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Tenancy termination fears behind third of calls to housing charity


Threshold’s Aideen Hayden. Photo: Gareth Chaney/Collins Dublin

Threshold’s Aideen Hayden. Photo: Gareth Chaney/Collins Dublin

Collins Dublin, Gareth Chaney

Threshold’s Aideen Hayden. Photo: Gareth Chaney/Collins Dublin

Housing charity Threshold received 73,526 calls last year, and a third were from tenants faced with losing their homes.

At the launch of its annual report for 2017 yesterday, chair Aideen Hayden said that of particular concern was the jump in the number of people contacting them in relation to tenancy terminations, with an 18pc increase compared with the previous year's figures.

Termination of tenancies during 2017 was the top issue raised, accounting for 32pc of all queries answered.

Most of the terminations were due to the sale of the property (38pc).

Seventeen per cent of notices were issued on the grounds of the landlord or family member moving into the property and 12pc were issued for reasons of refurbishment or renovation.

All of these grounds are permitted under the Residential Tenancies Act.

Threshold noted an increase in notices of terminations on the grounds of renovation work, or "renovictions"

It said it recognised that "this ground for termination was being used to terminate tenancies as well as circumvent rent pressure zone legislation".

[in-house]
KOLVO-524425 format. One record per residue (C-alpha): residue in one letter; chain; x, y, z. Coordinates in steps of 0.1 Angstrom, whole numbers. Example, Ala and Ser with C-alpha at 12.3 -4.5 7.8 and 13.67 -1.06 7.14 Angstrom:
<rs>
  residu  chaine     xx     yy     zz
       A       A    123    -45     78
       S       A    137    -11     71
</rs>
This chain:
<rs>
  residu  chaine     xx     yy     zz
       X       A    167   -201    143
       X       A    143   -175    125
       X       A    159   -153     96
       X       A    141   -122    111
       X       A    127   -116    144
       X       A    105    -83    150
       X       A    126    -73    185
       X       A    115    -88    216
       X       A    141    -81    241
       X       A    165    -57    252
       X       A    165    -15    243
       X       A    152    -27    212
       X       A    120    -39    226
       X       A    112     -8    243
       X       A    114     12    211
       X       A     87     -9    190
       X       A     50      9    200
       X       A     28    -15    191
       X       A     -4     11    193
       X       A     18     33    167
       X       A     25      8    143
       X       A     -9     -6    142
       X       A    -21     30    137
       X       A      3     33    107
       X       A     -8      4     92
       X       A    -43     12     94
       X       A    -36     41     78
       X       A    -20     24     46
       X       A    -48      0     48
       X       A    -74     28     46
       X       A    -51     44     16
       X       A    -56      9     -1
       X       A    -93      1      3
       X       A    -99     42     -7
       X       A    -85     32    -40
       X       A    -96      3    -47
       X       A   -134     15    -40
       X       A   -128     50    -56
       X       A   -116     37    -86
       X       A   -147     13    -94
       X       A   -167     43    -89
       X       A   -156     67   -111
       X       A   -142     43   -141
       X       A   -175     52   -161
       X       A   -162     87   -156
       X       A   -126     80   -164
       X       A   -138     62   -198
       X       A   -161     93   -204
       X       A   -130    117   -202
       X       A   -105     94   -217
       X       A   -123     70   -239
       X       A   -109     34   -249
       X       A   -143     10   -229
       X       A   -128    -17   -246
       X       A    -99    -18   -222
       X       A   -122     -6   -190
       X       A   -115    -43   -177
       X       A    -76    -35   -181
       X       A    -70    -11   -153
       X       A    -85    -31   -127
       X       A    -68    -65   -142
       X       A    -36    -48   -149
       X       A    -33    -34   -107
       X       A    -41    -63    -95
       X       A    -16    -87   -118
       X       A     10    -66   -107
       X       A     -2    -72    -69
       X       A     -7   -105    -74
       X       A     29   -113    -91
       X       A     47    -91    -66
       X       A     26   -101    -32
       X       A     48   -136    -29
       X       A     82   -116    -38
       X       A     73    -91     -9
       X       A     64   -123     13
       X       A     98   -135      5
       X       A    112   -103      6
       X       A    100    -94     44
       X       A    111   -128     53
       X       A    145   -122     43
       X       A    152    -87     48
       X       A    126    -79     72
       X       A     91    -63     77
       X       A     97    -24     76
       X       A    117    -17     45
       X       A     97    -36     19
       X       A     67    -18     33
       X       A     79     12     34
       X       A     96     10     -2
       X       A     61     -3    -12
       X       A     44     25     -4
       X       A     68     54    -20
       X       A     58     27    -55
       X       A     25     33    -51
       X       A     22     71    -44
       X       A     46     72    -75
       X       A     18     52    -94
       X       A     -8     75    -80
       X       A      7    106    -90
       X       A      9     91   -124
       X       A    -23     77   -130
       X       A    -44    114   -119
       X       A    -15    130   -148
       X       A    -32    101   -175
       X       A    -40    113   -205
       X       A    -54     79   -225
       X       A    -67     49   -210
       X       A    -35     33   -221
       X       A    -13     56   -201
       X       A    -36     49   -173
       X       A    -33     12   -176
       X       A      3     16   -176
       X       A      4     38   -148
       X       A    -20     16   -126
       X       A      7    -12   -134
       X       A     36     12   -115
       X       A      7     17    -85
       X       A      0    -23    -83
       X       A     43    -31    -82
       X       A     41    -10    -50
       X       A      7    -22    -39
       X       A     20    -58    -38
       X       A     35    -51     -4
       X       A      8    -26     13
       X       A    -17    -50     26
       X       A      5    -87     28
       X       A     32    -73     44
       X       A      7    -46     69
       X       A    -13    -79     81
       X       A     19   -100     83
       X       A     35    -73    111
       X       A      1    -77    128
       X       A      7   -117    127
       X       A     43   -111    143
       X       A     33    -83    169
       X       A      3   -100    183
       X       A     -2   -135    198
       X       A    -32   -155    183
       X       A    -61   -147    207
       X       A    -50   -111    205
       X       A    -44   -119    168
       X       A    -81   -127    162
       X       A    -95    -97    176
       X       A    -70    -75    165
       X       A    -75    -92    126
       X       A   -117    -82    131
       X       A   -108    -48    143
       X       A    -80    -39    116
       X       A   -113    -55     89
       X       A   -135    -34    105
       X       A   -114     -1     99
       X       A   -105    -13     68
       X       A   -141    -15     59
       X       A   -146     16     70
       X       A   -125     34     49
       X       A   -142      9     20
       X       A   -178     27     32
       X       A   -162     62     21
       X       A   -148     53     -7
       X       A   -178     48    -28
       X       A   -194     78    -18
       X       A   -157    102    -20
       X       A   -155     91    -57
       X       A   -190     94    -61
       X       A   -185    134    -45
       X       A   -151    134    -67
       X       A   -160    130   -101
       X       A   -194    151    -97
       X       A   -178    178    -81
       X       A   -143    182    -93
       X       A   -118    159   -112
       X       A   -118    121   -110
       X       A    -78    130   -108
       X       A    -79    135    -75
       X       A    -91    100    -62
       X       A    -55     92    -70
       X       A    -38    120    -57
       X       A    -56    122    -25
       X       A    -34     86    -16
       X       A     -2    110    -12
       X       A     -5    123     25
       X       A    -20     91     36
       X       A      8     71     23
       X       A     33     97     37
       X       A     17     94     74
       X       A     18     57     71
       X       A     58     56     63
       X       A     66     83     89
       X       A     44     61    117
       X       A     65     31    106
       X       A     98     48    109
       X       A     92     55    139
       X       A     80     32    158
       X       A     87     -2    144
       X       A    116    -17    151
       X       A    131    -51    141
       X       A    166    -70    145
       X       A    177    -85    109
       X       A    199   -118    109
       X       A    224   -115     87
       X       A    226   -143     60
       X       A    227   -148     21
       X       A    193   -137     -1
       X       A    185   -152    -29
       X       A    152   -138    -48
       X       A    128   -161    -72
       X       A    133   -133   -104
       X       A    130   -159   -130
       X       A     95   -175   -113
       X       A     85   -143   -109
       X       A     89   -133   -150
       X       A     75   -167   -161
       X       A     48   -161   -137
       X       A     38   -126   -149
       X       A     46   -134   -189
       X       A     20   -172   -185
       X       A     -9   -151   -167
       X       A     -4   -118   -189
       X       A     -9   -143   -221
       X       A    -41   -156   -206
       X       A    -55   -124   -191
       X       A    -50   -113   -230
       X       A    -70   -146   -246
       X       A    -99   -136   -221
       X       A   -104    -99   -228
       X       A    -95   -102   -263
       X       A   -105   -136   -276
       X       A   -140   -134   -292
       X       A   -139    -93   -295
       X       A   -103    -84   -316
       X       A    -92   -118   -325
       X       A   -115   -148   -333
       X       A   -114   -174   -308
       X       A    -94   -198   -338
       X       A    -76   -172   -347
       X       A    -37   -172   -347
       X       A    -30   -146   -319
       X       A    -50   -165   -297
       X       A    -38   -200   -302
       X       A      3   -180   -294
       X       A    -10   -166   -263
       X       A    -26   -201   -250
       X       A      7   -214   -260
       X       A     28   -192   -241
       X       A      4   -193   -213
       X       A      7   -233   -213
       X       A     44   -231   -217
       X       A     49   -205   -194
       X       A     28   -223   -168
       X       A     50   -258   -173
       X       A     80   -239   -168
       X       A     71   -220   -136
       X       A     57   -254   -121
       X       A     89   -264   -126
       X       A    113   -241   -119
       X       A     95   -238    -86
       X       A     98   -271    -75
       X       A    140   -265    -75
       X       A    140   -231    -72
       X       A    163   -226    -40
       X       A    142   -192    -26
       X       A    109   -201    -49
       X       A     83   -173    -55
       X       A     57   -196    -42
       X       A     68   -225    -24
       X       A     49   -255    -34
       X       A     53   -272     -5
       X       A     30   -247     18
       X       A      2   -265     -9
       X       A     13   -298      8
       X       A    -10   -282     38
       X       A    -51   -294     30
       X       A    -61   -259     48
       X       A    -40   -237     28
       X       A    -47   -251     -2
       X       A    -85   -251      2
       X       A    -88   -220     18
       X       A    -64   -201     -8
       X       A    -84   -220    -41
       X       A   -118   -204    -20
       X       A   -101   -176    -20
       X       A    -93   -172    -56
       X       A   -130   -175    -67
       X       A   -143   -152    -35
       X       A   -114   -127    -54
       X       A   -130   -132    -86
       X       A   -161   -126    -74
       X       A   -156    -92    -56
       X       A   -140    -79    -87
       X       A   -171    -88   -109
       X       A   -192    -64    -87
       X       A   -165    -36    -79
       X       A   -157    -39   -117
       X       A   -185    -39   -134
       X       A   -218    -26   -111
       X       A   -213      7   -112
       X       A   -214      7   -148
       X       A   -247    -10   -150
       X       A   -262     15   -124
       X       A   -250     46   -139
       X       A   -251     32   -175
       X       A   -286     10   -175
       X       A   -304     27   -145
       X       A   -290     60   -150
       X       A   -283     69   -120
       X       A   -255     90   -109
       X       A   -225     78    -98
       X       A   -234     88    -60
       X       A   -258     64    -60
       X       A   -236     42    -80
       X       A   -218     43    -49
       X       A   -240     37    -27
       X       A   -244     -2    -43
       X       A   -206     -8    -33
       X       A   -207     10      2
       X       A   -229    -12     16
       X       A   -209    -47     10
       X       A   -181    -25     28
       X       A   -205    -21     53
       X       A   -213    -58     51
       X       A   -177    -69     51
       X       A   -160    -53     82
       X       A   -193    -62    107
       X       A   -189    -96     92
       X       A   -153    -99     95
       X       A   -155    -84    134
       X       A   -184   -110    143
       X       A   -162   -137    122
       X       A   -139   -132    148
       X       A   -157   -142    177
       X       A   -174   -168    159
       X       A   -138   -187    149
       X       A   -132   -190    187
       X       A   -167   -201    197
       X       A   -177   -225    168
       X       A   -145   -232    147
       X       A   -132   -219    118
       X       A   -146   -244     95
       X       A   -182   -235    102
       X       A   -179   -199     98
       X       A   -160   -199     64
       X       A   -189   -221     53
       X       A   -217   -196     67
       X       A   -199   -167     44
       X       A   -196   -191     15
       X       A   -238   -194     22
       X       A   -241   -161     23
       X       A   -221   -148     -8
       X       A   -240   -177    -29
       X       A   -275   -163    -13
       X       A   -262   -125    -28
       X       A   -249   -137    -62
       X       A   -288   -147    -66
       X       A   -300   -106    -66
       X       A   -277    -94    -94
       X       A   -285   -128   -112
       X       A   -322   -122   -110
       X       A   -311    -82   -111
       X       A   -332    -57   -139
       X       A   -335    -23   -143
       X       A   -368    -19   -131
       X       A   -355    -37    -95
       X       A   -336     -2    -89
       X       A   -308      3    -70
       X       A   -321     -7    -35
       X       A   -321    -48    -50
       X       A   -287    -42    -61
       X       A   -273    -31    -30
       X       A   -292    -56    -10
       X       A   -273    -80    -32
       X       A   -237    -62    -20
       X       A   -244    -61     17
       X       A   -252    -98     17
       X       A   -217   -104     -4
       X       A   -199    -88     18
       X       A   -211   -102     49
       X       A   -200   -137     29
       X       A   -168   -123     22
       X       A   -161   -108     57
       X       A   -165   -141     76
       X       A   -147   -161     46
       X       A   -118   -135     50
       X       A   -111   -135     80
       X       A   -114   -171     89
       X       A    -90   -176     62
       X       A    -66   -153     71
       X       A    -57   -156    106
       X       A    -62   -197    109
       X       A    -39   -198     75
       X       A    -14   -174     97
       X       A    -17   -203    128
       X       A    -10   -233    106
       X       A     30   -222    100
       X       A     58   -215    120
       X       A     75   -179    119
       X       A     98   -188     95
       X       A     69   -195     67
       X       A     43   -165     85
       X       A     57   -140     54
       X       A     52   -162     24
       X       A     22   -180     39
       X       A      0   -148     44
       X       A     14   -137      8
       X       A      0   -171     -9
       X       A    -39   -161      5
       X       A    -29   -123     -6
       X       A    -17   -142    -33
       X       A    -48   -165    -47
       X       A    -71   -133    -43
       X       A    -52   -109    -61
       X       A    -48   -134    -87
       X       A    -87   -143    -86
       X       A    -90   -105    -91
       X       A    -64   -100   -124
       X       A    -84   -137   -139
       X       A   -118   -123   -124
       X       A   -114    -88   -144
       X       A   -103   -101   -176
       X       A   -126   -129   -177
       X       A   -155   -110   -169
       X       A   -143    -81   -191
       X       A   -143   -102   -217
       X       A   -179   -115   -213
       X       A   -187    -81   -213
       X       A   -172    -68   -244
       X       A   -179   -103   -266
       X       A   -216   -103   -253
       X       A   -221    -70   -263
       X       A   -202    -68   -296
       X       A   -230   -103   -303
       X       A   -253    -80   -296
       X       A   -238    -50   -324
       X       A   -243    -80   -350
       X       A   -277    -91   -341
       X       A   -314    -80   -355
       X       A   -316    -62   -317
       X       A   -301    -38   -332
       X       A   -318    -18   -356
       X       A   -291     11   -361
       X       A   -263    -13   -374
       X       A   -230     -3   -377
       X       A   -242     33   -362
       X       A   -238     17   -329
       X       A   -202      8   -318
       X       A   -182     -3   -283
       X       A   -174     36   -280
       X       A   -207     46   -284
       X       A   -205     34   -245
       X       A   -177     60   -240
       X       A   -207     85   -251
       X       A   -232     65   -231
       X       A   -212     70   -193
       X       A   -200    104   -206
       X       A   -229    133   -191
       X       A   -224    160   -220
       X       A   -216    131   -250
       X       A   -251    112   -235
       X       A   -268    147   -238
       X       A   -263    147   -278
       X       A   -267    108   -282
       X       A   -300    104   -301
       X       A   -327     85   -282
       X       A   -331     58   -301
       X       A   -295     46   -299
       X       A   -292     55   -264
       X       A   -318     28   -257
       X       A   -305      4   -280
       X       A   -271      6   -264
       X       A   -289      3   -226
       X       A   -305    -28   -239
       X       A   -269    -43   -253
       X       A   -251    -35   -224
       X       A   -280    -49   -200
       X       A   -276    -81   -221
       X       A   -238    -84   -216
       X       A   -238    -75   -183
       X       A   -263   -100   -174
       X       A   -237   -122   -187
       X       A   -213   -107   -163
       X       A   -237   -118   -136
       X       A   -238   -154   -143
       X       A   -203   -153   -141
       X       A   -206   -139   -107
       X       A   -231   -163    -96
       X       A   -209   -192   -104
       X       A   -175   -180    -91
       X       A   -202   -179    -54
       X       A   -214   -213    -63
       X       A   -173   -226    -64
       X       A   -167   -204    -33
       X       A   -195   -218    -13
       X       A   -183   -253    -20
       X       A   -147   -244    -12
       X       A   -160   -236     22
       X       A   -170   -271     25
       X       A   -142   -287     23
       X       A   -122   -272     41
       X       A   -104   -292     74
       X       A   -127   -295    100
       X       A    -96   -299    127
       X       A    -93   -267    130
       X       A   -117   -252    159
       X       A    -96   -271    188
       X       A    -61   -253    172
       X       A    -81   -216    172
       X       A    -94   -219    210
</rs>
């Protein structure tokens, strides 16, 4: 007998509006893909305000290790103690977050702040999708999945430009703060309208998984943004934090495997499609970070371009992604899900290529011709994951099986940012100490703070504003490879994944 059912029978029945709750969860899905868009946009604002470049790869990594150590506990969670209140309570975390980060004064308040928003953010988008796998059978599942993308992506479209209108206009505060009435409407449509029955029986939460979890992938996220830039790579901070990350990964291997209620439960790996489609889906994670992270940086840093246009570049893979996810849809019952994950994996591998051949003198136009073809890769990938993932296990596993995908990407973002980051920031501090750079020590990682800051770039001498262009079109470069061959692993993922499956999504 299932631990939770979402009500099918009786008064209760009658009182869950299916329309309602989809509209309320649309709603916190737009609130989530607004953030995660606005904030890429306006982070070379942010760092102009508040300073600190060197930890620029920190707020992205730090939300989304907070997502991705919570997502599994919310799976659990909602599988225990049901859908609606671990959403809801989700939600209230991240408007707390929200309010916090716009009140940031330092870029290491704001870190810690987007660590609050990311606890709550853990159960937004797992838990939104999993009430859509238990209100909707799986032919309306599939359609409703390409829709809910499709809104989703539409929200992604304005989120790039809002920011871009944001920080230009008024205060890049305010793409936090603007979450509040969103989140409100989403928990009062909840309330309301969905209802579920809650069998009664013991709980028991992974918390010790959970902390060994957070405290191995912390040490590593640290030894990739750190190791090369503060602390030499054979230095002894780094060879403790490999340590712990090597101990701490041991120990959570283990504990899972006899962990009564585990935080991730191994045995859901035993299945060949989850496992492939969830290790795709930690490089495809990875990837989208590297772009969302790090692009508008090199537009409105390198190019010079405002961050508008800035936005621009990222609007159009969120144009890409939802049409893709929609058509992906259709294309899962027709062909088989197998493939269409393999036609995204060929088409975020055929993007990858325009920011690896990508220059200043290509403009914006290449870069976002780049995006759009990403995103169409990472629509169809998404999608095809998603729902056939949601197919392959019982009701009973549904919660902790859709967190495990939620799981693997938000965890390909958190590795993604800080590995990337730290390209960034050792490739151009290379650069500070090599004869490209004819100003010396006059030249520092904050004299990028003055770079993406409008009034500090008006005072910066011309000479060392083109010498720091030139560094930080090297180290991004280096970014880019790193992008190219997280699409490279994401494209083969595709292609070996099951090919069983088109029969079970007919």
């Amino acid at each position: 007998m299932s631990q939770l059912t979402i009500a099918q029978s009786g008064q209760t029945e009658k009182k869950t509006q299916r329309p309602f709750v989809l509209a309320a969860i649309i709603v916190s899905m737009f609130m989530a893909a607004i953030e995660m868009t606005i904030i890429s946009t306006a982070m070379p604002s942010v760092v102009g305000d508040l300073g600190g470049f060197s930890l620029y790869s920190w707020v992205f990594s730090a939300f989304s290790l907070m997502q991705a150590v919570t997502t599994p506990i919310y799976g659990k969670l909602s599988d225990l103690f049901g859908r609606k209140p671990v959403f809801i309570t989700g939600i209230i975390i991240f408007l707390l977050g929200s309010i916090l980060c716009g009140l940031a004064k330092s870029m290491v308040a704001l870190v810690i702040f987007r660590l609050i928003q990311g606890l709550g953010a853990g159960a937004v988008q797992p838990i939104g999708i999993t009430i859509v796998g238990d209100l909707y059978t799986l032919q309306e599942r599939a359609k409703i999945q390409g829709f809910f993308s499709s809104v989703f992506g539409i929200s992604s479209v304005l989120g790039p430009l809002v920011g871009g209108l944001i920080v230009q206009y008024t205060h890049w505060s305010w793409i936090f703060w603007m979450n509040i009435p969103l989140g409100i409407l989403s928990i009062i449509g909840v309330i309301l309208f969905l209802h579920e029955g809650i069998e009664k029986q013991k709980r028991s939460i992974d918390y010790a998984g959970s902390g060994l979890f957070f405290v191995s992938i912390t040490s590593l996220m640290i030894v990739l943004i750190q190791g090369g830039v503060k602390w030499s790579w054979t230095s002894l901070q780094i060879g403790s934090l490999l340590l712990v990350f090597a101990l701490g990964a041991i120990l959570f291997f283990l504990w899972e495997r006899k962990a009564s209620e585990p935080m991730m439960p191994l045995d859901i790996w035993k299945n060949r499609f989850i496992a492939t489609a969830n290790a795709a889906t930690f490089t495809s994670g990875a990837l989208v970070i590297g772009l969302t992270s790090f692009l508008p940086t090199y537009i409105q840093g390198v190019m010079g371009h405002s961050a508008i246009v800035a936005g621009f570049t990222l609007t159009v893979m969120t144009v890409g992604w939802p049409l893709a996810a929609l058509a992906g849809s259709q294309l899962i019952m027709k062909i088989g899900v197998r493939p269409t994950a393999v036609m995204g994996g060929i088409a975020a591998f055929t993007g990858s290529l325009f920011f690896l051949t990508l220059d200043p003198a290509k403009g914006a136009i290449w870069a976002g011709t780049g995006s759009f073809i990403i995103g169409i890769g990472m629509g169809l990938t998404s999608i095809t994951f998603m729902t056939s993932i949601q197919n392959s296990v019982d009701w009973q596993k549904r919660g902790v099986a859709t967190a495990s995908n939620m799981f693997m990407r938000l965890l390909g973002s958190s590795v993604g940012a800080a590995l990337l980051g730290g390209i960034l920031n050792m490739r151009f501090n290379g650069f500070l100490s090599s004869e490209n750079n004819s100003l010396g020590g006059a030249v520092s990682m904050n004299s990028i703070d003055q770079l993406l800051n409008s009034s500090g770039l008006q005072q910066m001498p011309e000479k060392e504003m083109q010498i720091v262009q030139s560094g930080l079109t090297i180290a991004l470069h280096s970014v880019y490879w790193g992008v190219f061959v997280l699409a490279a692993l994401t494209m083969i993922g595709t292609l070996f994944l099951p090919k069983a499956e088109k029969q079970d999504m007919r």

In rent pressure zones (RPZs), rent increases are capped at 4pc a year over a three-year period.

Threshold noted in its report that "it became evident in 2017 that some landlords and agents were not adhering to the RPZ legislation, or were finding ways to circumvent it".

To counter this, the charity sought the publication of a "rent register".

Speaking yesterday, Ms Hayden said: "We are dealing with many people who come to our services who are facing unaffordable rent increases."


She pointed out that there had been significant changes over the past decade.

"We have seen a very severe fall in the number of people who own their own homes, and we have seen a very significant fall in the number of people who have been able to access social housing," she said.

"In its place, we see more and more vulnerable people living in the private rented sector.

"We see more and more Generation Rent - people who cannot afford to buy their own homes but who in reality are spending more money in rent than they would be in paying a mortgage."

Housing Minister Eoghan Murphy, who attended the launch of the annual report, said new legislation was on the way that would shore up protections for tenants.

"These include provisions to ensure the Residential Tenancies Board can inspect rental properties and make sure landlords are compliant with the rental caps in rent pressure zones," he said.

"I think it's very important that as we build new homes, at the same time we also bring in stronger protections for renters as well."

Mr Murphy said he would bring a new bill before the Cabinet next Tuesday.

"I absolutely support rent transparency," he said.

"I believe that rent transparency does mean having a rent register, and I see no reason why we can't do it like we have done with the property price register.

"I have told the Attorney General that this is what we want to incorporate in our legislation."